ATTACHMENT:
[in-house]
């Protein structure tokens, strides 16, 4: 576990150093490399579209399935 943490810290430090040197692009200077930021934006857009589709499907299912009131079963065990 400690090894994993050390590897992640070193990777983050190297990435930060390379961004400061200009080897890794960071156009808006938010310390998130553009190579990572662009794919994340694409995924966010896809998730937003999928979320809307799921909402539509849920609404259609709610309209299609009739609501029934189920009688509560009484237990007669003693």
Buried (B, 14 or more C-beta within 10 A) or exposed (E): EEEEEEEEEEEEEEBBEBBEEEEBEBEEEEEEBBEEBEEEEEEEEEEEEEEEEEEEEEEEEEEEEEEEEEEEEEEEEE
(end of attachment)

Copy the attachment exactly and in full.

[in-house]
């Protein structure tokens, strides 16, 4: 576990150093490399579209399935 943490810290430090040197692009200077930021934006857009589709499907299912009131079963065990 400690090894994993050390590897992640070193990777983050190297990435930060390379961004400061200009080897890794960071156009808006938010310390998130553009190579990572662009794919994340694409995924966010896809998730937003999928979320809307799921909402539509849920609404259609709610309209299609009739609501029934189920009688509560009484237990007669003693």
Buried (B, 14 or more C-beta within 10 A) or exposed (E): EEEEEEEEEEEEEEBBEBBEEEEBEBEEEEEEBBEEBEEEEEEEEEEEEEEEEEEEEEEEEEEEEEEEEEEEEEEEEE